A team from Oxford University has successfully used 3M™ Novec™ Engineered Fluid in a pioneering field application to assess the quality of water in the Badain Jaran desert in North West China.
This geochemical research will play a crucial role assessing the level of pollution from both agricultural and industrial sources in arid regions. It can also be used to monitor rainfall levels and groundwater recharge rates to identify areas likely to suffer from water shortages in the future.
Extracting water from ground samples taken from dry regions is challenging due to the low moisture content, meaning that traditional drainage methods can’t be used. A technique using an immiscible displacing fluid that was developed in the 1980s allowed small quantities of water to be recovered, but the chemical was banned a few years later under the Montreal protocol and no suitable alternative has been found until now.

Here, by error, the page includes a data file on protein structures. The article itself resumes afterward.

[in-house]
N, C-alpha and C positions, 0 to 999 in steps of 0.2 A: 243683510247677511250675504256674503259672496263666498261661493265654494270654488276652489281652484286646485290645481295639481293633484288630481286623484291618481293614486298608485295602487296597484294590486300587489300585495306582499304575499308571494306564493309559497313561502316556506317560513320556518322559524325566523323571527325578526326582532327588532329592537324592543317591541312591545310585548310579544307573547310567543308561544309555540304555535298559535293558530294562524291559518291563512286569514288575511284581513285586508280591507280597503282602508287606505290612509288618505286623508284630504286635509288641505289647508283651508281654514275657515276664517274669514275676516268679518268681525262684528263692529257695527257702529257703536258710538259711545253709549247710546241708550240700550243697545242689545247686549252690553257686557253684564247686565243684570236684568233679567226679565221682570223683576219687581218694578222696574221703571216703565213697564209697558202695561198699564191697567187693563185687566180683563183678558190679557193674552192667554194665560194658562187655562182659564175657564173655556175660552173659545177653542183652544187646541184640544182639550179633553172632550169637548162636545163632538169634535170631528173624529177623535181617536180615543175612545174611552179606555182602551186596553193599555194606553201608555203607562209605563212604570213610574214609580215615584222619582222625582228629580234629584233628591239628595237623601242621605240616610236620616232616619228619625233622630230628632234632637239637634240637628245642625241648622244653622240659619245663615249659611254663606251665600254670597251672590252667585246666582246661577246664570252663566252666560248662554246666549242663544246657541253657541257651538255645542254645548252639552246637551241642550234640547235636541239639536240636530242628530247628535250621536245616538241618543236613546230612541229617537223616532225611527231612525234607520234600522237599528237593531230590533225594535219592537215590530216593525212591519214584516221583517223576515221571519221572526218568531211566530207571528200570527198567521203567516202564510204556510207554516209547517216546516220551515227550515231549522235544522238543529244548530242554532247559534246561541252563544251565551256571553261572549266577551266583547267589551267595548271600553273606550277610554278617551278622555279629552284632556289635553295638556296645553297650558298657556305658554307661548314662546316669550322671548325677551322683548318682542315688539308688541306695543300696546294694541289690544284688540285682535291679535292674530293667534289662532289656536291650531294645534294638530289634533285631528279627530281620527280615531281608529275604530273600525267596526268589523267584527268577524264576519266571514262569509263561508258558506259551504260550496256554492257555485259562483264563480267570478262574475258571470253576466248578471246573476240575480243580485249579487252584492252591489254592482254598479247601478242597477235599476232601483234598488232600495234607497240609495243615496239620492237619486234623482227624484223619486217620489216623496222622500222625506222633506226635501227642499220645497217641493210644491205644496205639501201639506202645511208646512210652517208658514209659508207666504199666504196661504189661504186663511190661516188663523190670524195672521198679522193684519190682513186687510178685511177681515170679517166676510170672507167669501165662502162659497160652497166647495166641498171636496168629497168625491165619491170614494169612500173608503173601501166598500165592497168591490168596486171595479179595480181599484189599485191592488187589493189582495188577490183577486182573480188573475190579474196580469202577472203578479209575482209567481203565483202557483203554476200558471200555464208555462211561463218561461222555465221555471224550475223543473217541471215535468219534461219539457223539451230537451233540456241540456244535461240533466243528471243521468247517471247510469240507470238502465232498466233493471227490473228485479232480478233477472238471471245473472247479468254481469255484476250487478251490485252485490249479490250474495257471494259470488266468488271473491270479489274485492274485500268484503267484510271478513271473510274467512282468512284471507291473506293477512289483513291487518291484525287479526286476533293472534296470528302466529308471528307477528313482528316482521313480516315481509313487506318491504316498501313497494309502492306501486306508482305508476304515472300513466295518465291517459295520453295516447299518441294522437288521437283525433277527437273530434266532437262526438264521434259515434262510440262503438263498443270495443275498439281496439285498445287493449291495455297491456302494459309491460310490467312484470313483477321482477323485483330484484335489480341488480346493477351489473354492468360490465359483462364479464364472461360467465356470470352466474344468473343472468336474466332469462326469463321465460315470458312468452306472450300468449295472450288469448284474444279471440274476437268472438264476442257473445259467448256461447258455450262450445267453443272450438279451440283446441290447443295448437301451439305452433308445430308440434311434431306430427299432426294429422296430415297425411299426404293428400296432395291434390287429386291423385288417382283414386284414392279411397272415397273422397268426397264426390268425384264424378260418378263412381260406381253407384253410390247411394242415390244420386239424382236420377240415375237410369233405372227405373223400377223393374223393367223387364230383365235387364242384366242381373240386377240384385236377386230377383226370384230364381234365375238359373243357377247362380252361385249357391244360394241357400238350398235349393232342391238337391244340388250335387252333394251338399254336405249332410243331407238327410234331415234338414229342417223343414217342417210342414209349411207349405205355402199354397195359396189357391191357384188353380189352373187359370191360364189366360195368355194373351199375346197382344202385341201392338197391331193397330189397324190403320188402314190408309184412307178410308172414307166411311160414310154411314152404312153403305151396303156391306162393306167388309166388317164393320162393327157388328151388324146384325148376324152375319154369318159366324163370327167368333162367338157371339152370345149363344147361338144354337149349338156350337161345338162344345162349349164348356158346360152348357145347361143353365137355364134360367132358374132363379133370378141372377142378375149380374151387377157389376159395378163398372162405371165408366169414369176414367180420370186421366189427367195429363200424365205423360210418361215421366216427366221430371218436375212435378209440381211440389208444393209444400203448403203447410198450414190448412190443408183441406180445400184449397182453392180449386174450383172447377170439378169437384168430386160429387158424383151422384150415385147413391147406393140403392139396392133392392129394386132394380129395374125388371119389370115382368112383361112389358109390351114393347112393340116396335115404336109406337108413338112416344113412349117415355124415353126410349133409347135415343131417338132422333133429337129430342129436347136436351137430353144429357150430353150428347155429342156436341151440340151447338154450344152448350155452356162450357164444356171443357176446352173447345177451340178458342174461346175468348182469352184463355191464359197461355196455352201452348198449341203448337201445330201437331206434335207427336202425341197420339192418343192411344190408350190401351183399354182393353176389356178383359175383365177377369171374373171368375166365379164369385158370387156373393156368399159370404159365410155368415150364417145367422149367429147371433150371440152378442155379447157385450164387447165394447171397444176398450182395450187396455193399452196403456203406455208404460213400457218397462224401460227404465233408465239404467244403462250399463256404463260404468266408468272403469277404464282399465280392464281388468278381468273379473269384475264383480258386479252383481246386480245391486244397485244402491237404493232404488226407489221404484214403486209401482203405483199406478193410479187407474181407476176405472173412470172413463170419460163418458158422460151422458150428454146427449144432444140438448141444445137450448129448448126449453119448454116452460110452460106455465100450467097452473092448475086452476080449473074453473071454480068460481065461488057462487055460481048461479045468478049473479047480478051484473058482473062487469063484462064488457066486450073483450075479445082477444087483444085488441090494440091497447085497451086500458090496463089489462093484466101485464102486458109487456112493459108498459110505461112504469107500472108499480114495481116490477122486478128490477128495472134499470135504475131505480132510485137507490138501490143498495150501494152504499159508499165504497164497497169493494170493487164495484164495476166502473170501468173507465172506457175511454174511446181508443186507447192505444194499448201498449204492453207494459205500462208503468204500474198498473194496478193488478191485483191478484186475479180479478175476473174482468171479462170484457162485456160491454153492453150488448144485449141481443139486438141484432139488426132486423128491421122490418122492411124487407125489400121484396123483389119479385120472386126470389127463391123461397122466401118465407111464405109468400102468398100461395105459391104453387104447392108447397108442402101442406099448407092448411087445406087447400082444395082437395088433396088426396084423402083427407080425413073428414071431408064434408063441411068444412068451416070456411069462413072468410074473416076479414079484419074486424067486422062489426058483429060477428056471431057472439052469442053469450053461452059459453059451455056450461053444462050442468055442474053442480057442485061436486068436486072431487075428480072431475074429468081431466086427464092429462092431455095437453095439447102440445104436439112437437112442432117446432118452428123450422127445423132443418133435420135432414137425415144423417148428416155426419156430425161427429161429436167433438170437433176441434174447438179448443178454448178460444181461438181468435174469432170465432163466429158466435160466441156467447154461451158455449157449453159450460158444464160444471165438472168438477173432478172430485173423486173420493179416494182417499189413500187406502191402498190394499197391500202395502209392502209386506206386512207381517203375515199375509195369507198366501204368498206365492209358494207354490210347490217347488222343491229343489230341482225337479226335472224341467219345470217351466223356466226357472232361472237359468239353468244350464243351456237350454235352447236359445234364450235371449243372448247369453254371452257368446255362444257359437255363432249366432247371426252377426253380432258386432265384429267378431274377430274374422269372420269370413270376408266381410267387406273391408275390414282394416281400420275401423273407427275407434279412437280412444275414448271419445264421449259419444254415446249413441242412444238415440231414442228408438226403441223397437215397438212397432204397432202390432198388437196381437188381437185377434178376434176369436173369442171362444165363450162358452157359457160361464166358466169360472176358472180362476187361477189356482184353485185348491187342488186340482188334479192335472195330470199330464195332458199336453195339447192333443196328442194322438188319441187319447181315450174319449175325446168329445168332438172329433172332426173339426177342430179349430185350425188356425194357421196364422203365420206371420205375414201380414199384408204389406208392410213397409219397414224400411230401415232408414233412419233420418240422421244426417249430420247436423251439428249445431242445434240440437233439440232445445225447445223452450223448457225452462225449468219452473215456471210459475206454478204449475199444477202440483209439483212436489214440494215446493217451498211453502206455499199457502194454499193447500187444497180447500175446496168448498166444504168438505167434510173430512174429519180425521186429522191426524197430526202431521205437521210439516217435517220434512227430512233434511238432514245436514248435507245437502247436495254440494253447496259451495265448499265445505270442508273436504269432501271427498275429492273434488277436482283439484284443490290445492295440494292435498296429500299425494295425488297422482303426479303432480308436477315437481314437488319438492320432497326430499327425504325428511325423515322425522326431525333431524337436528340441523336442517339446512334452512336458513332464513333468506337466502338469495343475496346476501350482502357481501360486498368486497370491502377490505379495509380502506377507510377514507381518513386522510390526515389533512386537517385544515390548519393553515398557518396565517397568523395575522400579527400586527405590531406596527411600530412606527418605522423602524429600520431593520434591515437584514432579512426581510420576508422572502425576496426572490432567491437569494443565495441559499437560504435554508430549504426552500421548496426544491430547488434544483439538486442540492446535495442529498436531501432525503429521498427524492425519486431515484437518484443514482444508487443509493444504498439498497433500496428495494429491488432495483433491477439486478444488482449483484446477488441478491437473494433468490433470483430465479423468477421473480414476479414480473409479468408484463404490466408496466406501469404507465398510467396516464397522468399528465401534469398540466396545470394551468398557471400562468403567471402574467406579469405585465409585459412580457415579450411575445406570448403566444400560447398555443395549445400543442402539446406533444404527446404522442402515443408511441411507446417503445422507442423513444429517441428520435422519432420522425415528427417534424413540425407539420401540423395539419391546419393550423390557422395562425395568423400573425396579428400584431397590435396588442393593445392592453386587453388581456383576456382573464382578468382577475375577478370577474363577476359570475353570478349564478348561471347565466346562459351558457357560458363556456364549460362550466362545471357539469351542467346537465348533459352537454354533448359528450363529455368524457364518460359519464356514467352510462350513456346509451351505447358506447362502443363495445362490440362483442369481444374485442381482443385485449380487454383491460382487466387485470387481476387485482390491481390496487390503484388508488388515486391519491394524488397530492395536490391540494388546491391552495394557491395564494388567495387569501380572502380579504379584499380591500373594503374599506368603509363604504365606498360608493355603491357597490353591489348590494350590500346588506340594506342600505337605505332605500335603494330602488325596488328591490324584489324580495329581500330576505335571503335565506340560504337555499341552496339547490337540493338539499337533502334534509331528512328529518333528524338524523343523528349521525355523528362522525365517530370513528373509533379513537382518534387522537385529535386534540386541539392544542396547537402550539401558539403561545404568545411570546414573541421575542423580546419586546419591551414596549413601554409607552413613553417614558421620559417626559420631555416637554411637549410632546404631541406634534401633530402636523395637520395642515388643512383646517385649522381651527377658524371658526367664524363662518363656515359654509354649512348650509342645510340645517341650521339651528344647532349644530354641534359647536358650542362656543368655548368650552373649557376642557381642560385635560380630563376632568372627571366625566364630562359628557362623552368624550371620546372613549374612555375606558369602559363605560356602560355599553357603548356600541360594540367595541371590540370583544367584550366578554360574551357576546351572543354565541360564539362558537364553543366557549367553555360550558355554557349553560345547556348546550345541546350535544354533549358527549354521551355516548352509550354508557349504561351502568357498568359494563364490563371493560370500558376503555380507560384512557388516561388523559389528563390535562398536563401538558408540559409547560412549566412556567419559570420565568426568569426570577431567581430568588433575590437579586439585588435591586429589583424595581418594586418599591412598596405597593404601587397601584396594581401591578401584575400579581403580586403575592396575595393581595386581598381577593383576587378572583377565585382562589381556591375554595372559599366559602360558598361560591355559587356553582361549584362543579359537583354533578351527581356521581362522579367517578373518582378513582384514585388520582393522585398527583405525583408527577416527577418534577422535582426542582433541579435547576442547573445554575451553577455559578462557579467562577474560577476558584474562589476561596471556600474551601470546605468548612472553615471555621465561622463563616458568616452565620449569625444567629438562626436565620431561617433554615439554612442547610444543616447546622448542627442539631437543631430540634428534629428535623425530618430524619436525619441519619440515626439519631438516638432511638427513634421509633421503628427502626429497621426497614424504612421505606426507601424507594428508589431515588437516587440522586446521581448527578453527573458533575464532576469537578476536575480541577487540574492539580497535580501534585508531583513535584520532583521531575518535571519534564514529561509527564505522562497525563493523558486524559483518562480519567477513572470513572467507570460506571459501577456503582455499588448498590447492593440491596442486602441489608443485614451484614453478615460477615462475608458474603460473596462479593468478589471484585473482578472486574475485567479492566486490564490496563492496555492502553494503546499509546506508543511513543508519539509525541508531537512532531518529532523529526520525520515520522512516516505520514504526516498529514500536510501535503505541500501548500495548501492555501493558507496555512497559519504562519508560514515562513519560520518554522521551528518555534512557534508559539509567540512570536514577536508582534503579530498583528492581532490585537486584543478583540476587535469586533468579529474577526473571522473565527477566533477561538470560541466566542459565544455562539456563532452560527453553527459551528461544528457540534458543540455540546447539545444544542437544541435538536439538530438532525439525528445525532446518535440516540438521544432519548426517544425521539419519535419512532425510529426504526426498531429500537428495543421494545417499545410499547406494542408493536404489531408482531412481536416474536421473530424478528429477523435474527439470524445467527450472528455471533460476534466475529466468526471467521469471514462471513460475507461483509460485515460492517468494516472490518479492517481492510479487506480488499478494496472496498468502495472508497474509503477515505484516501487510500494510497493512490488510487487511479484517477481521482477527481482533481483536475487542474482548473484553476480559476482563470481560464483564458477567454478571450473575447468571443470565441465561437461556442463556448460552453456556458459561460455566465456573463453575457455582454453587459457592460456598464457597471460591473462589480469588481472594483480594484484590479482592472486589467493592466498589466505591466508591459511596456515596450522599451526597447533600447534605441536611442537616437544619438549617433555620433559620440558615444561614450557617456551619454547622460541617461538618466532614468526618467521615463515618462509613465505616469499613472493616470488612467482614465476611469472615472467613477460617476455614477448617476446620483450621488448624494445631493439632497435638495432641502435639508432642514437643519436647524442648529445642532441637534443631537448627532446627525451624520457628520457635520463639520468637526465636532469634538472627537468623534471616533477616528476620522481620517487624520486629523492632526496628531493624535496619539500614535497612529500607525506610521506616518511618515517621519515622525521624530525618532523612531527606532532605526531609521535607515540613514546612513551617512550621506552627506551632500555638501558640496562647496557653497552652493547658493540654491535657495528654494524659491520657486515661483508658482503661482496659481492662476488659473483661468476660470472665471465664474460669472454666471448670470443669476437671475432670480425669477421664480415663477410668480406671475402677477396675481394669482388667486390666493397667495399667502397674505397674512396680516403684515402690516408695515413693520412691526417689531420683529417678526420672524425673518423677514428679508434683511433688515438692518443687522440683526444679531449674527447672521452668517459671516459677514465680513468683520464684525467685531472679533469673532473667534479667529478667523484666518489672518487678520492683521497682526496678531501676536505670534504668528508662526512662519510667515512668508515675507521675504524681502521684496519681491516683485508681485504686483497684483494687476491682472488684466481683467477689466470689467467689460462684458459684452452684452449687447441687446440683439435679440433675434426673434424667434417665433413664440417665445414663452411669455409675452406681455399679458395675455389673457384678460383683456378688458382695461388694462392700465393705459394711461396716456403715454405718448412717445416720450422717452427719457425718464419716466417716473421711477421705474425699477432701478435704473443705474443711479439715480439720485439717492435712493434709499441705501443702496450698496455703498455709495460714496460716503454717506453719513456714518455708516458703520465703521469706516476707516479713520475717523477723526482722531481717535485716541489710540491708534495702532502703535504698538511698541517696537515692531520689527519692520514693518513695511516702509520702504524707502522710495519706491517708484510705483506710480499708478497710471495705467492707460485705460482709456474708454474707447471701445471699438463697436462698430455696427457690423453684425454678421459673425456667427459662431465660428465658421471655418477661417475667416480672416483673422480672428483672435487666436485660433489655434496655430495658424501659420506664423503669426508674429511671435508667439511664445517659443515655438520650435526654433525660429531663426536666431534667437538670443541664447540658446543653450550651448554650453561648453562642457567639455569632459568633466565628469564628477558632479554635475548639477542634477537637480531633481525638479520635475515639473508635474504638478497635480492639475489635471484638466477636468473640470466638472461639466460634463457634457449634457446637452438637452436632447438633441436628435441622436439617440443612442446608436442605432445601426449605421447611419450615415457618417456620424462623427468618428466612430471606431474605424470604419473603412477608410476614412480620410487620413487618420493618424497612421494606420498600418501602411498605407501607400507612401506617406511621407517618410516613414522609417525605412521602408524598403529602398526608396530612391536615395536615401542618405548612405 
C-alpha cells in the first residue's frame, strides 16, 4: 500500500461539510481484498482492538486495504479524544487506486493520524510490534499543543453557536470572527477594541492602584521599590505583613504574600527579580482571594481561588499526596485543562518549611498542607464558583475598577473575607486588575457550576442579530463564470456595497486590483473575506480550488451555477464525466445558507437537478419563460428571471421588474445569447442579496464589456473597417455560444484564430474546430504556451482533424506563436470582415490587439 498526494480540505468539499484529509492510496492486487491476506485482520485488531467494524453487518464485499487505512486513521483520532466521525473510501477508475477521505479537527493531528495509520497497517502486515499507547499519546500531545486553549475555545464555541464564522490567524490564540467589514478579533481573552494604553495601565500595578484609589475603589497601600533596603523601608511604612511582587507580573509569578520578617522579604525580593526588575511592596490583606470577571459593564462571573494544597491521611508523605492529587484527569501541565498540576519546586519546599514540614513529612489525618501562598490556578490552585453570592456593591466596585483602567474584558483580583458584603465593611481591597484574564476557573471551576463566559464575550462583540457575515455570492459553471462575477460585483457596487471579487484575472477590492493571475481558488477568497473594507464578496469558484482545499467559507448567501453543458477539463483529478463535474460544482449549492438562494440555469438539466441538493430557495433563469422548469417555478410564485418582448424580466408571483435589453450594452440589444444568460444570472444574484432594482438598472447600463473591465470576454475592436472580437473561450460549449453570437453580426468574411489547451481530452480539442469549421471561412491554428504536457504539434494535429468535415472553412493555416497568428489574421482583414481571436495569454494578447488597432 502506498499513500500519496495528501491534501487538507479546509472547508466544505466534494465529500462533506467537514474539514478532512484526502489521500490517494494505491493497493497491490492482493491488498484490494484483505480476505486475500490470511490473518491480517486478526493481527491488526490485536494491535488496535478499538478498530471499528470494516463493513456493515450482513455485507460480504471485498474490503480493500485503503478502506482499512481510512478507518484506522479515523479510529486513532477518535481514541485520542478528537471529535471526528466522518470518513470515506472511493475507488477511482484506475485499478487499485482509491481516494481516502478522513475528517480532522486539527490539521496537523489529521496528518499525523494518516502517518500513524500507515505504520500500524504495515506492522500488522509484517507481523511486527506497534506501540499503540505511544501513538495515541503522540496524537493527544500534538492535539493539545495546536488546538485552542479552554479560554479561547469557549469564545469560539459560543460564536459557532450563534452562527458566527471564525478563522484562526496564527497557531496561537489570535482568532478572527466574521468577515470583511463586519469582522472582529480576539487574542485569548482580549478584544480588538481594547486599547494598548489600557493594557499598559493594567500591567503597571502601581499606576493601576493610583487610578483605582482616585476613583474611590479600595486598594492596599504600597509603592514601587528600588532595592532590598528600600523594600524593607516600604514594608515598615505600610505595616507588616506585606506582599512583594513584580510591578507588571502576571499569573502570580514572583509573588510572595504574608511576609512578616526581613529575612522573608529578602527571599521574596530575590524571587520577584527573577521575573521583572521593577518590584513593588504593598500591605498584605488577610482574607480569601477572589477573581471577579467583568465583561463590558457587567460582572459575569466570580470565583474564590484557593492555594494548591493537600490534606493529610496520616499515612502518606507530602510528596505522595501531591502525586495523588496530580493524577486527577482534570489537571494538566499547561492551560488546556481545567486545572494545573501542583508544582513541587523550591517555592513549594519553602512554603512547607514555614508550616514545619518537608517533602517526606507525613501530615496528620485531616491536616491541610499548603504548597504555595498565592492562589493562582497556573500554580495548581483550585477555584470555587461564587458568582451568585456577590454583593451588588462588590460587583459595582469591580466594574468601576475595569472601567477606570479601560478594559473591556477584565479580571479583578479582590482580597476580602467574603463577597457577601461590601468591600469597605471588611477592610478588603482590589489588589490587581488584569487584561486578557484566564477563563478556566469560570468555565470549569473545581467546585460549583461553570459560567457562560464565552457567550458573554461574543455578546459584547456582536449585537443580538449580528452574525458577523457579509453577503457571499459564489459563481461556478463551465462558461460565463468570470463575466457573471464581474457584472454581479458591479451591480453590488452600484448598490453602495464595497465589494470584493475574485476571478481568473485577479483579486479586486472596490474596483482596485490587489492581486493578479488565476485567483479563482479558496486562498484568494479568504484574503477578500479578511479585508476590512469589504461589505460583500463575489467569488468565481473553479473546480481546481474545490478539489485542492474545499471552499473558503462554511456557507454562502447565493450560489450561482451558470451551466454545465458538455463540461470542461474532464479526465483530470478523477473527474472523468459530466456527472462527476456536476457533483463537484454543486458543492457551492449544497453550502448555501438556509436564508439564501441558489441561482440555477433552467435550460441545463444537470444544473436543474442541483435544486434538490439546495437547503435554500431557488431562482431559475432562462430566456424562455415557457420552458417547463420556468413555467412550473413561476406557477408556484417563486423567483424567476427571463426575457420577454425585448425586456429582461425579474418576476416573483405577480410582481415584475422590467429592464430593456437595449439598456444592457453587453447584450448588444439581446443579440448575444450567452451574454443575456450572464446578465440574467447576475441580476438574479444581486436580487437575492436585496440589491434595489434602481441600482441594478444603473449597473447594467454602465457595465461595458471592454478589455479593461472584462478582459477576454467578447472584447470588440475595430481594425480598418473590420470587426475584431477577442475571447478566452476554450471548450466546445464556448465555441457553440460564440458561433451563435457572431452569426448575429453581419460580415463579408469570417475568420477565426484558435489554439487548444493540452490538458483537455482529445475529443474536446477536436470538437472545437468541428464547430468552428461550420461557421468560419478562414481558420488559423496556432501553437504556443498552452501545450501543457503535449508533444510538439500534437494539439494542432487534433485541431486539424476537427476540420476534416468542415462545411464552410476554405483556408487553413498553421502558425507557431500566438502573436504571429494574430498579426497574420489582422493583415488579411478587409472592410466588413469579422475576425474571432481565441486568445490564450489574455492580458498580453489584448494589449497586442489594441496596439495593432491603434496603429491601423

Novec has similar physical and chemical characteristics to the banned chemical, but has zero ozone depletion potential and a low global warming potential.
The research project was led by the late Professor Mike Edmunds, an expert in groundwater quality, hydrogeochemical processes, trace element studies, isotope hydrology and palaeohydrology who taught on the MSc in Water Science, Policy and Management course at the University of Oxford.
Published academic papers on both the use of 3M™ Novec™ HFE-7100 in the new extracting process and the Badain Jaran desert study were co-authored by the professor.